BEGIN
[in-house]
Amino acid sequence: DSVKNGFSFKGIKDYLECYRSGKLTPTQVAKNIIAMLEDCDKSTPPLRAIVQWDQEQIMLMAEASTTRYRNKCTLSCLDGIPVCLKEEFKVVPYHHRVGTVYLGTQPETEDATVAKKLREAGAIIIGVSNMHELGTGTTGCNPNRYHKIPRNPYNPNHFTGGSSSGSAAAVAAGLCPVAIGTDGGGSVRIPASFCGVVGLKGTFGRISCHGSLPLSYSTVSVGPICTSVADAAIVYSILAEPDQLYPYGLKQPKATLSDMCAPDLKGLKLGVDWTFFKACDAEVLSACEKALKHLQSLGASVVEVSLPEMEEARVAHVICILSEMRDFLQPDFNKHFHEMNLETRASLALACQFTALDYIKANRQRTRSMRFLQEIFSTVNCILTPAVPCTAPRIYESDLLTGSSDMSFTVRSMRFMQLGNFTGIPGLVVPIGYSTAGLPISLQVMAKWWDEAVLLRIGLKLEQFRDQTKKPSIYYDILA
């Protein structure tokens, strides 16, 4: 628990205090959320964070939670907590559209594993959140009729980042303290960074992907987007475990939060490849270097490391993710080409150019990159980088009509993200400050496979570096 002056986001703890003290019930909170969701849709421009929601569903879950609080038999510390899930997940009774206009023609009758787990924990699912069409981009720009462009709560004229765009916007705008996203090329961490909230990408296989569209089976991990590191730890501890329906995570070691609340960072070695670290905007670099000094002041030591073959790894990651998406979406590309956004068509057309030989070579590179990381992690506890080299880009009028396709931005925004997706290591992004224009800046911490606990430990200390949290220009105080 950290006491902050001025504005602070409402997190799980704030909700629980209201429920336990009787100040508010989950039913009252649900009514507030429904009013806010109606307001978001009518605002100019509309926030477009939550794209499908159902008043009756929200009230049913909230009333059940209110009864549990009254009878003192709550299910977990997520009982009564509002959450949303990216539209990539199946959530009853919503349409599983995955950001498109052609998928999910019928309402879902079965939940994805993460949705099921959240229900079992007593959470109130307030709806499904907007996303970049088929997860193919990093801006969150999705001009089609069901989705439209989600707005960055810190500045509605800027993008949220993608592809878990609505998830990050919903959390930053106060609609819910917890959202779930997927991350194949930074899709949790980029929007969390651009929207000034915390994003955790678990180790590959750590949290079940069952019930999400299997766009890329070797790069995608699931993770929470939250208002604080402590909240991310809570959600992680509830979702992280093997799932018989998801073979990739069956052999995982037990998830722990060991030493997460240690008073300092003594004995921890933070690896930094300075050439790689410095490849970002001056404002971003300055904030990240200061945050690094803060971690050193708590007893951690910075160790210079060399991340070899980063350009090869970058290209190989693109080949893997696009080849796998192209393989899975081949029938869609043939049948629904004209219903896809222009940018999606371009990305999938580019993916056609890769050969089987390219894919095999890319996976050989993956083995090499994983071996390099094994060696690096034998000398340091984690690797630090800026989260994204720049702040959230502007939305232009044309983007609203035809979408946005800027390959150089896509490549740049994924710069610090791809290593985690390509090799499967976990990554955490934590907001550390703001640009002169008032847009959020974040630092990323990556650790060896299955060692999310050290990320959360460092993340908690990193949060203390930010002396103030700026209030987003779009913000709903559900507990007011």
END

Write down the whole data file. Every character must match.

[in-house]
Amino acid sequence: DSVKNGFSFKGIKDYLECYRSGKLTPTQVAKNIIAMLEDCDKSTPPLRAIVQWDQEQIMLMAEASTTRYRNKCTLSCLDGIPVCLKEEFKVVPYHHRVGTVYLGTQPETEDATVAKKLREAGAIIIGVSNMHELGTGTTGCNPNRYHKIPRNPYNPNHFTGGSSSGSAAAVAAGLCPVAIGTDGGGSVRIPASFCGVVGLKGTFGRISCHGSLPLSYSTVSVGPICTSVADAAIVYSILAEPDQLYPYGLKQPKATLSDMCAPDLKGLKLGVDWTFFKACDAEVLSACEKALKHLQSLGASVVEVSLPEMEEARVAHVICILSEMRDFLQPDFNKHFHEMNLETRASLALACQFTALDYIKANRQRTRSMRFLQEIFSTVNCILTPAVPCTAPRIYESDLLTGSSDMSFTVRSMRFMQLGNFTGIPGLVVPIGYSTAGLPISLQVMAKWWDEAVLLRIGLKLEQFRDQTKKPSIYYDILA
């Protein structure tokens, strides 16, 4: 628990205090959320964070939670907590559209594993959140009729980042303290960074992907987007475990939060490849270097490391993710080409150019990159980088009509993200400050496979570096 002056986001703890003290019930909170969701849709421009929601569903879950609080038999510390899930997940009774206009023609009758787990924990699912069409981009720009462009709560004229765009916007705008996203090329961490909230990408296989569209089976991990590191730890501890329906995570070691609340960072070695670290905007670099000094002041030591073959790894990651998406979406590309956004068509057309030989070579590179990381992690506890080299880009009028396709931005925004997706290591992004224009800046911490606990430990200390949290220009105080 950290006491902050001025504005602070409402997190799980704030909700629980209201429920336990009787100040508010989950039913009252649900009514507030429904009013806010109606307001978001009518605002100019509309926030477009939550794209499908159902008043009756929200009230049913909230009333059940209110009864549990009254009878003192709550299910977990997520009982009564509002959450949303990216539209990539199946959530009853919503349409599983995955950001498109052609998928999910019928309402879902079965939940994805993460949705099921959240229900079992007593959470109130307030709806499904907007996303970049088929997860193919990093801006969150999705001009089609069901989705439209989600707005960055810190500045509605800027993008949220993608592809878990609505998830990050919903959390930053106060609609819910917890959202779930997927991350194949930074899709949790980029929007969390651009929207000034915390994003955790678990180790590959750590949290079940069952019930999400299997766009890329070797790069995608699931993770929470939250208002604080402590909240991310809570959600992680509830979702992280093997799932018989998801073979990739069956052999995982037990998830722990060991030493997460240690008073300092003594004995921890933070690896930094300075050439790689410095490849970002001056404002971003300055904030990240200061945050690094803060971690050193708590007893951690910075160790210079060399991340070899980063350009090869970058290209190989693109080949893997696009080849796998192209393989899975081949029938869609043939049948629904004209219903896809222009940018999606371009990305999938580019993916056609890769050969089987390219894919095999890319996976050989993956083995090499994983071996390099094994060696690096034998000398340091984690690797630090800026989260994204720049702040959230502007939305232009044309983007609203035809979408946005800027390959150089896509490549740049994924710069610090791809290593985690390509090799499967976990990554955490934590907001550390703001640009002169008032847009959020974040630092990323990556650790060896299955060692999310050290990320959360460092993340908690990193949060203390930010002396103030700026209030987003779009913000709903559900507990007011």